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Diversity and distribution of nano- and picoplankton in Antarctic and Arctic waters

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Wenche Eikrem
Lars Nersveen, Wenche Eikrem, Tom Andersen, Bente Edvardsen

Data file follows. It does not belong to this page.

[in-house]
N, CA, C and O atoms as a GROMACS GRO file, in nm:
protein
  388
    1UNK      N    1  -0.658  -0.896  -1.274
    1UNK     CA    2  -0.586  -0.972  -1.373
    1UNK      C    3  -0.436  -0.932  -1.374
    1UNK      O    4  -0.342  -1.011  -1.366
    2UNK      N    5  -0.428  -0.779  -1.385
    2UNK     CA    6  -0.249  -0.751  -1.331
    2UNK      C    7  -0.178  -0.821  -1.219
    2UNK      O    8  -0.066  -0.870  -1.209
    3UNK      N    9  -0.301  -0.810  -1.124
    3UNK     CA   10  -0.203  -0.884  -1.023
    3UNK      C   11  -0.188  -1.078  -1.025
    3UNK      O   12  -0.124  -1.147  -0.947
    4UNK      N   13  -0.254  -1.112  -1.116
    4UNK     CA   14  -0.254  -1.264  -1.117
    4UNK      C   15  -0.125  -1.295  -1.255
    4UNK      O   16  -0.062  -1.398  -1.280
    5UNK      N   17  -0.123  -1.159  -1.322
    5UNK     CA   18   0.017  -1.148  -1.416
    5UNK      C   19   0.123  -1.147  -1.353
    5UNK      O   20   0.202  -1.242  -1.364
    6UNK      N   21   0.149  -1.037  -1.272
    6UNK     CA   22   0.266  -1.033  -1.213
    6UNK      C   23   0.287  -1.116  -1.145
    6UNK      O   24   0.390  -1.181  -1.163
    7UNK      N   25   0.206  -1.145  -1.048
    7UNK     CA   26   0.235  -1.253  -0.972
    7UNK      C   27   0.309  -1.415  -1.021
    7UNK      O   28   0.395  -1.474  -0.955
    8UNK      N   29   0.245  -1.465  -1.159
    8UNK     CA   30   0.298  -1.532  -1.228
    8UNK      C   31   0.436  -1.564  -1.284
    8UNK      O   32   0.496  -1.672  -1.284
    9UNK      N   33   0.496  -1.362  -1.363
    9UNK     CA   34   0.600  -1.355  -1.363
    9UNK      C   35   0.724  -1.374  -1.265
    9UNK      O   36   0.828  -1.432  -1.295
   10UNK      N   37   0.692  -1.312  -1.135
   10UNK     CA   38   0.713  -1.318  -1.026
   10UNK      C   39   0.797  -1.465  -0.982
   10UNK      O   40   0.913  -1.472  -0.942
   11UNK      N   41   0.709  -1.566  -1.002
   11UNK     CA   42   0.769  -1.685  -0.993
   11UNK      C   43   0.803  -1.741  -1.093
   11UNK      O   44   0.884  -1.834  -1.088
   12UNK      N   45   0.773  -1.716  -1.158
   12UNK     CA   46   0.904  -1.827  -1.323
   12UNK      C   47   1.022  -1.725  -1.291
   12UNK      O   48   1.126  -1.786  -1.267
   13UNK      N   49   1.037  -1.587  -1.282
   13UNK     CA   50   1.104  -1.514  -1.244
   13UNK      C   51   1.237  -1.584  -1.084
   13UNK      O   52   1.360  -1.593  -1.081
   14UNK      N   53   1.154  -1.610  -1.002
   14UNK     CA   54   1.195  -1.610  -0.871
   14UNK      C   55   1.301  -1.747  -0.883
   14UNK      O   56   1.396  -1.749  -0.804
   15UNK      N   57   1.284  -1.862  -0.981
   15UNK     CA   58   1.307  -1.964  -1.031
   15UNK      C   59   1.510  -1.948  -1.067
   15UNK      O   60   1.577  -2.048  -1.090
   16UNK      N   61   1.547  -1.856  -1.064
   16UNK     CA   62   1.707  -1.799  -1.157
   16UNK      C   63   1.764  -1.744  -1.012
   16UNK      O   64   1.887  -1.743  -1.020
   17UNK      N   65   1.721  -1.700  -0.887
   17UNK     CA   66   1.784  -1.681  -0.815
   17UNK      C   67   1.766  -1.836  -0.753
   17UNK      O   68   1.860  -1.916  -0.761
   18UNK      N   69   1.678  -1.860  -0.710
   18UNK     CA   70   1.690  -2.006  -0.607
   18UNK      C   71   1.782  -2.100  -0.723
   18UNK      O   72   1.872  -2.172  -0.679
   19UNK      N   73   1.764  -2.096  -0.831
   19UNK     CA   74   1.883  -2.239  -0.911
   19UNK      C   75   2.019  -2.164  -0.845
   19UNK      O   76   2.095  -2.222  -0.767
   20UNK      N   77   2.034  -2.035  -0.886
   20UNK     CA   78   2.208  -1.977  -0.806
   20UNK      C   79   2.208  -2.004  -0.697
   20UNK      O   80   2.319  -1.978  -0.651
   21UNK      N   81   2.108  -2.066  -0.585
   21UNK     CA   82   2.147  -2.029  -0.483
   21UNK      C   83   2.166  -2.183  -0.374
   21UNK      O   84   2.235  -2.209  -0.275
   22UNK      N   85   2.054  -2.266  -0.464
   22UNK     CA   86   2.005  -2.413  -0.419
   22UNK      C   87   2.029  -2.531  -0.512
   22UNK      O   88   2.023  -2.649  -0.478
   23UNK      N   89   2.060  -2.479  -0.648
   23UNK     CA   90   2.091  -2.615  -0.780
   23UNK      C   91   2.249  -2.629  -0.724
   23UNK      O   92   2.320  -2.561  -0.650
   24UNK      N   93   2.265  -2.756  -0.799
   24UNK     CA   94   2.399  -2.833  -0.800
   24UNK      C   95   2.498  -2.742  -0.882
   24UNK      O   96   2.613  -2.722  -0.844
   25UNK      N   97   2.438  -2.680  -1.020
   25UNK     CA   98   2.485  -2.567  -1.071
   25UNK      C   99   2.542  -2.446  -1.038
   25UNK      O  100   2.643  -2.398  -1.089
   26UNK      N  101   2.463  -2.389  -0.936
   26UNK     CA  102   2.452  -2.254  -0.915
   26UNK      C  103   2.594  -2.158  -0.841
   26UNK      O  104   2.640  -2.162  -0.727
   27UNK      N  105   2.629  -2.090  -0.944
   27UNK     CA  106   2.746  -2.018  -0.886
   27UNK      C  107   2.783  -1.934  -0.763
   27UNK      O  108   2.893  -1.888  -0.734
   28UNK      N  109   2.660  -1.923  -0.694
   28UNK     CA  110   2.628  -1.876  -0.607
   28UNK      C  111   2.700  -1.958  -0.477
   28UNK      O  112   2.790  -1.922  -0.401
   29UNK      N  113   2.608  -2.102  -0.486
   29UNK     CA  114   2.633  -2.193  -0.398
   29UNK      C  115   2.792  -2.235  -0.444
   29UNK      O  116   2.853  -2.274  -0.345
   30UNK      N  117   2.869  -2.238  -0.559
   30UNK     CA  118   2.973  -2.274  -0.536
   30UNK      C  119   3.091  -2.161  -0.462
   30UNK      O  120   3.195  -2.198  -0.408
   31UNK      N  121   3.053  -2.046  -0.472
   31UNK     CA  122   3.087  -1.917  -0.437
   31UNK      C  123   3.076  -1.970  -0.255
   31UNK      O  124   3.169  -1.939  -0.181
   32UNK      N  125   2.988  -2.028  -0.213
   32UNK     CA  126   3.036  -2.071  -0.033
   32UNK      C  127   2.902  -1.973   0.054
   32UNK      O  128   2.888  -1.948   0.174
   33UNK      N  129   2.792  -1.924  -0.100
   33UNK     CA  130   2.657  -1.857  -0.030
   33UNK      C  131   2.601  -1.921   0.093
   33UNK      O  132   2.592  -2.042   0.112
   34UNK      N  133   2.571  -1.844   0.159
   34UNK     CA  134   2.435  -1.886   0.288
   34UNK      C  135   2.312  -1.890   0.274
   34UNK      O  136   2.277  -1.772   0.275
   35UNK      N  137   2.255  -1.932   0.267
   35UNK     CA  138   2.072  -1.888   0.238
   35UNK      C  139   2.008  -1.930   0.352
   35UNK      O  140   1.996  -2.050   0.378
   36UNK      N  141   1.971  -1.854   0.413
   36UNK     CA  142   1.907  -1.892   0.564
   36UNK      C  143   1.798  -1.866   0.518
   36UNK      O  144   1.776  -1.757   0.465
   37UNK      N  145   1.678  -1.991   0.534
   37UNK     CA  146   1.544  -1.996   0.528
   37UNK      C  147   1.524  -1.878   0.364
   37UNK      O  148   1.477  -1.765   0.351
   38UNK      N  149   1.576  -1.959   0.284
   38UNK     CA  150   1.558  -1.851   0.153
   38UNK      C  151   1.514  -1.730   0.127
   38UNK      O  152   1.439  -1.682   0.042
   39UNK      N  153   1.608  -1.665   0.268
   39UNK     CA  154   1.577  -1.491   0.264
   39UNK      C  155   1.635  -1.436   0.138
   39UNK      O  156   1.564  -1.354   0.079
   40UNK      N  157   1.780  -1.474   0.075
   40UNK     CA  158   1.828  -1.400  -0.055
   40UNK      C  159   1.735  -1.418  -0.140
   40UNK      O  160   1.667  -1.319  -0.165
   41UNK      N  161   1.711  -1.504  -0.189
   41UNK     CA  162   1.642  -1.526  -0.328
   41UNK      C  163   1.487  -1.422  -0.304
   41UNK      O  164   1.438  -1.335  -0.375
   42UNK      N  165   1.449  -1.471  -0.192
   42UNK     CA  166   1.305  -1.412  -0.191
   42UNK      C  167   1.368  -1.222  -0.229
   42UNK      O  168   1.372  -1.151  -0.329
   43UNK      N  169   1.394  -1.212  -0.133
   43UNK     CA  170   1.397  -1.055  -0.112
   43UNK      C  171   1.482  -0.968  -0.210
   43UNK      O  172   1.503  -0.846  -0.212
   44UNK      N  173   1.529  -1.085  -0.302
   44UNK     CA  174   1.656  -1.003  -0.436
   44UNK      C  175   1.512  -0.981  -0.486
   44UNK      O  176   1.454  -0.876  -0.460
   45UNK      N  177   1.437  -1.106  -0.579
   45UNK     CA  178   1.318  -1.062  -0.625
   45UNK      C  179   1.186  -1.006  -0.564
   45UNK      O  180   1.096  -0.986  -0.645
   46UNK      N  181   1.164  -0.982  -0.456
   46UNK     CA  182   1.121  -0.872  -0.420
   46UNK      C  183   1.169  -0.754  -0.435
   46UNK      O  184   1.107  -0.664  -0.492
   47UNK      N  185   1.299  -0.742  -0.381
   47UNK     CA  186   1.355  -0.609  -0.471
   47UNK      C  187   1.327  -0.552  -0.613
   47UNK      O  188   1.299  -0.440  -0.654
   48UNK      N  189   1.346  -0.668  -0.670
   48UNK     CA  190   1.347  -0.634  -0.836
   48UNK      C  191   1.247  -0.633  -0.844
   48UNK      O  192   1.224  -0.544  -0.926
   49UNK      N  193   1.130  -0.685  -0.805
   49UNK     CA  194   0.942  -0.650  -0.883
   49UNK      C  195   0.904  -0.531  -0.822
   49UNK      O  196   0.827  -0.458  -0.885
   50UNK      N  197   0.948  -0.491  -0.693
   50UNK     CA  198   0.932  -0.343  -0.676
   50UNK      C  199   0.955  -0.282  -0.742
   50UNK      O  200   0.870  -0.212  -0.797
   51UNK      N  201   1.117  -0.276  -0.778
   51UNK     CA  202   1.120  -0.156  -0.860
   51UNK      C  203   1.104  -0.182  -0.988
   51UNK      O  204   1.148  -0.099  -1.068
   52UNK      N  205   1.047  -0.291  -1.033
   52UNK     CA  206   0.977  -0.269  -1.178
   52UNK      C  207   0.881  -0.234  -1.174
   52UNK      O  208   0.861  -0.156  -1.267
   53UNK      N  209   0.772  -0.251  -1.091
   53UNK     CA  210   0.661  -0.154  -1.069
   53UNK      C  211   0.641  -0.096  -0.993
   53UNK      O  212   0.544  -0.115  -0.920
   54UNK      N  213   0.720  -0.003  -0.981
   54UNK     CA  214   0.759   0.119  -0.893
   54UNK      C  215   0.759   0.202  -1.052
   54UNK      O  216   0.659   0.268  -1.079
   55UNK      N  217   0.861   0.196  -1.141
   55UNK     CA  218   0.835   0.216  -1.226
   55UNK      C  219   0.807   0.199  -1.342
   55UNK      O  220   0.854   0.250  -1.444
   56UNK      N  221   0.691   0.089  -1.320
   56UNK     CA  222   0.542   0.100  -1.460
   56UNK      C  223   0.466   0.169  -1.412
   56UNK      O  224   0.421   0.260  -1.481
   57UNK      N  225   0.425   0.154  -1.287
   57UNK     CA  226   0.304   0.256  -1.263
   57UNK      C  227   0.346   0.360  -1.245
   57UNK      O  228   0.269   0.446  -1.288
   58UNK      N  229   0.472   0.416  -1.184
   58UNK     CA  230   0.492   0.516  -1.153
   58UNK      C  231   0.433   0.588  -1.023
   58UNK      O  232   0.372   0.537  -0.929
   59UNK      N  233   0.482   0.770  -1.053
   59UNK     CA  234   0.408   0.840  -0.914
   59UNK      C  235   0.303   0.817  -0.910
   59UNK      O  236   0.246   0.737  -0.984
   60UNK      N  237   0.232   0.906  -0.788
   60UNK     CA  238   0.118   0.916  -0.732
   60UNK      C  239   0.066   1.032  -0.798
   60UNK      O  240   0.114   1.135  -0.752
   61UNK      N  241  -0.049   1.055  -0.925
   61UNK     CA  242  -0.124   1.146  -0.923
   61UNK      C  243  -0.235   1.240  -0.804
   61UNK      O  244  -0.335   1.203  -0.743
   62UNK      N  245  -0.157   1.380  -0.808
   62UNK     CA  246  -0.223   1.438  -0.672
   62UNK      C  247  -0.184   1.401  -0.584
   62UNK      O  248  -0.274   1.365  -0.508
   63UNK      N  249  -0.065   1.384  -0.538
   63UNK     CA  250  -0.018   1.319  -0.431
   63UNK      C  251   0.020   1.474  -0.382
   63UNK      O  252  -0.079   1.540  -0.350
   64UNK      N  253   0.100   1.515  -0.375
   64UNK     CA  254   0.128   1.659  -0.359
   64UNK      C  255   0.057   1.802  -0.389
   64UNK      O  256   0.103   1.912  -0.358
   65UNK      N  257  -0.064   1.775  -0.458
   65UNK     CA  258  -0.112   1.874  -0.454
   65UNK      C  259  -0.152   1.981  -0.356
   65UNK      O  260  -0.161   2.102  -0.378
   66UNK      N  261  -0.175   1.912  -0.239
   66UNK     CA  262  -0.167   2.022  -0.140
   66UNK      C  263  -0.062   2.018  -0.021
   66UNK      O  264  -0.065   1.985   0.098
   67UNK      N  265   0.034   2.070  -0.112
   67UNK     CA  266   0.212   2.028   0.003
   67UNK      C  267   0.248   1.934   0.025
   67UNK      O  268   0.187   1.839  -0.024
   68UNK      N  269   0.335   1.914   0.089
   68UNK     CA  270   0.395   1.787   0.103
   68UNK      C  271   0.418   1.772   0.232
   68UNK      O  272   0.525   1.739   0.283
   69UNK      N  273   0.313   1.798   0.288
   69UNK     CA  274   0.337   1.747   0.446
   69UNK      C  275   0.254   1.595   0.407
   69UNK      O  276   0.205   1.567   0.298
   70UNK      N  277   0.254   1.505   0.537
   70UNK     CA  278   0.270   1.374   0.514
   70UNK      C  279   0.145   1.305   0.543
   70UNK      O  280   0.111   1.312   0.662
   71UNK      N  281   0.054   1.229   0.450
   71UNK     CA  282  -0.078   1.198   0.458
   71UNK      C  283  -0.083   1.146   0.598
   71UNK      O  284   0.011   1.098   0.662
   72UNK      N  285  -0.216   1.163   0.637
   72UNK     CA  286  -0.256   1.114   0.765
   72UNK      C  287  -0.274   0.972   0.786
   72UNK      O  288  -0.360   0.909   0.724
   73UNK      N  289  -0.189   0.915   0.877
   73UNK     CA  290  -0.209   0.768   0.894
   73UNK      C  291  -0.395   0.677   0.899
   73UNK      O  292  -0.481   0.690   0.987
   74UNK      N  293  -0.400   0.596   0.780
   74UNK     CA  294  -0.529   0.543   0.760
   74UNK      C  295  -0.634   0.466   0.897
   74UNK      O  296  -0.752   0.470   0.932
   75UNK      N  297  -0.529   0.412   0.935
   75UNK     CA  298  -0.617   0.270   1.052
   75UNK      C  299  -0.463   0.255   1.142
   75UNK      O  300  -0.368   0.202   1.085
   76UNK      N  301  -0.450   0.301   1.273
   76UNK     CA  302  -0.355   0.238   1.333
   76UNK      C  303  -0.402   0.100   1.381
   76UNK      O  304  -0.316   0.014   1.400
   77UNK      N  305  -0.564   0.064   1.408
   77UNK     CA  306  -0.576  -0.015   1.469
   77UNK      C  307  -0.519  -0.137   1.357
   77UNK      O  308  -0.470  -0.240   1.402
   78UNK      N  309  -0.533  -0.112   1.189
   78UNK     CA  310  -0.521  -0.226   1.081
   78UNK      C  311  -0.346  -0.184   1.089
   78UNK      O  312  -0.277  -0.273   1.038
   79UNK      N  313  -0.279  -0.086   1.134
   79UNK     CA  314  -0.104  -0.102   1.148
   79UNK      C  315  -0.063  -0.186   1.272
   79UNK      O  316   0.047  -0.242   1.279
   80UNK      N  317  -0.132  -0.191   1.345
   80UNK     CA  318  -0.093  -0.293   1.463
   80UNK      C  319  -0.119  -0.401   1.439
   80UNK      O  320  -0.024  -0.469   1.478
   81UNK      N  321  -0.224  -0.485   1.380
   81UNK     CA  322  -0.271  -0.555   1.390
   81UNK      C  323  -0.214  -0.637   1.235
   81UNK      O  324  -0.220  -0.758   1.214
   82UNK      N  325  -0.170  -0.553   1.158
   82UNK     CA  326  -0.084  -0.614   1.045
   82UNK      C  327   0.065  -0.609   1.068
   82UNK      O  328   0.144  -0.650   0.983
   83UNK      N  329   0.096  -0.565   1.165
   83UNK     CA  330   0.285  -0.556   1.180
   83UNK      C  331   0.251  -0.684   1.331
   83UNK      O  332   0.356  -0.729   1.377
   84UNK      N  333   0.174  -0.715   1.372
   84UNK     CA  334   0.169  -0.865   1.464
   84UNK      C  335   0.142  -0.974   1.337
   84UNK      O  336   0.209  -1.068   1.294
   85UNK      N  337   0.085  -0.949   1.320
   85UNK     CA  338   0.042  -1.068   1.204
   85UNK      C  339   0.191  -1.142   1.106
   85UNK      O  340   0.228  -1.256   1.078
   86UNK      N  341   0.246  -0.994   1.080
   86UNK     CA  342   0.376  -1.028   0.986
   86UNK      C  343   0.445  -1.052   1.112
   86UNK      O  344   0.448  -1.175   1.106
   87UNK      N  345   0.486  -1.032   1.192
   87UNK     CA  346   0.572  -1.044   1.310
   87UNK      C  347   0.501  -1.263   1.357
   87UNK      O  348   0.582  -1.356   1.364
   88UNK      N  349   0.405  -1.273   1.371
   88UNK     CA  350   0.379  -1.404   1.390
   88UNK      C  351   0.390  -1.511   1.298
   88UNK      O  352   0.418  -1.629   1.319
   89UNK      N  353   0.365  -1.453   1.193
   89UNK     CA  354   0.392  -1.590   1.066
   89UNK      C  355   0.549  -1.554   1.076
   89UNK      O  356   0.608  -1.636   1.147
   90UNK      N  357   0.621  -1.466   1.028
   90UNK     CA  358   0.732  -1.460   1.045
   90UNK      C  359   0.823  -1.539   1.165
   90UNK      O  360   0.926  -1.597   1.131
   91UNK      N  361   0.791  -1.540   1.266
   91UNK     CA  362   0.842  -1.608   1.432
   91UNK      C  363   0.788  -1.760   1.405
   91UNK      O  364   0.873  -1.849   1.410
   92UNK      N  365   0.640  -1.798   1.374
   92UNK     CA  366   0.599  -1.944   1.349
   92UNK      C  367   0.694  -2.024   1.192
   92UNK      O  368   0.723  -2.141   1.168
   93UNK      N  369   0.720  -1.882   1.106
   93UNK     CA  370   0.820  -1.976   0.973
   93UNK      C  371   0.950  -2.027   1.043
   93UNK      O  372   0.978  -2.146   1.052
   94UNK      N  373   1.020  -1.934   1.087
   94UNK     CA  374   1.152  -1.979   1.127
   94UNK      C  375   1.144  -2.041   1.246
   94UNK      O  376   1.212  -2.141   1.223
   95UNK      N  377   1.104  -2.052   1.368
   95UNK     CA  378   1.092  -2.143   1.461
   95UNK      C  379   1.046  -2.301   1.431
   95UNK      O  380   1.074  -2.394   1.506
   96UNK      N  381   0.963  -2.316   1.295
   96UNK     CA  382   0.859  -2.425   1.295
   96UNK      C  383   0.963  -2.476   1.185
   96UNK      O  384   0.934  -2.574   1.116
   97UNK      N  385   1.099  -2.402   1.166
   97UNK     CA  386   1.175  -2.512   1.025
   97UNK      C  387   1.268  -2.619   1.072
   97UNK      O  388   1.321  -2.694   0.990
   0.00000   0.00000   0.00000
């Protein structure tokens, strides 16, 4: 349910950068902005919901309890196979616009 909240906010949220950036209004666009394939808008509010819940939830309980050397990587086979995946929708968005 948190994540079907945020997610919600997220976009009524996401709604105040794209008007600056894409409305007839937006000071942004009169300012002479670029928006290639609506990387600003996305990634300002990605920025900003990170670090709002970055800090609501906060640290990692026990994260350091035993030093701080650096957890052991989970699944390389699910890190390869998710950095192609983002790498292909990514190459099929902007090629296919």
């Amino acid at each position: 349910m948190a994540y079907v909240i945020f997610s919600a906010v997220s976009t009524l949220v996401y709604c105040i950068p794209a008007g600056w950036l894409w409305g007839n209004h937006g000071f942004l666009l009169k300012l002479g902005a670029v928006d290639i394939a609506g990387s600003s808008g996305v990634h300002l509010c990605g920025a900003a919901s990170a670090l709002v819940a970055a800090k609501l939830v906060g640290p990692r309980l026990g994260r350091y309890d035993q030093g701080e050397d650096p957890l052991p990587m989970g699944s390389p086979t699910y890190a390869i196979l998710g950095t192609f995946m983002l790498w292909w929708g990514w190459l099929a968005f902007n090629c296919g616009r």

Information on the diversity, distribution and abundance of pico- (0.2-2 µm) and nano-plankton (2-20 µm), that cannot be identified to species level under the light microscope, is still limited. The aim of this study is to explore the pico- and nano-eukaryotic diversity and distribution in Antarctic and Arctic waters by advanced microscopy and molecular biological techniques, such as environmental clone libraries and 454-pyrosequencing. Another aim is to obtain new information on the influence of environmental factors on the plankton biodiversity and species composition in polar waters. Water samples and net hauls were collected and physical and chemical parameters measured during austral summer 2008 with the Norwegian R/V G.O. Sars in the Atlantic sector of the Southern Ocean, at stations along a N-S transect between 45-67o S at 15°E. During summer 2009, stations were sampled with the R/V Lance along an E-W transect from Spitsbergen into the Fram Strait. The Antarctic transect was conducted in open ocean, while the Arctic took place in a fjord, open ocean and along the ice edge. Water samples were size fractioned (>3, 45-3 and 3-0.6 µm) by filtration on board, for DNA isolation and analysis in the laboratory. Clone libraries are under construction and massive parallel tag sequencing will be tried to explore the diversity of planktonic pico- and nanoeukaryotes and their distribution along the transects. Light and scanning electron microscopy will be used as a comparison. We have a focus on the algal division Haptophyta, an important component of the pico- and nano-plankton community in the ocean. The study may give new information on plankton diversity and distribution in polar waters, as well as on differences in ecosystem functioning between the Southern Ocean and Arctic waters.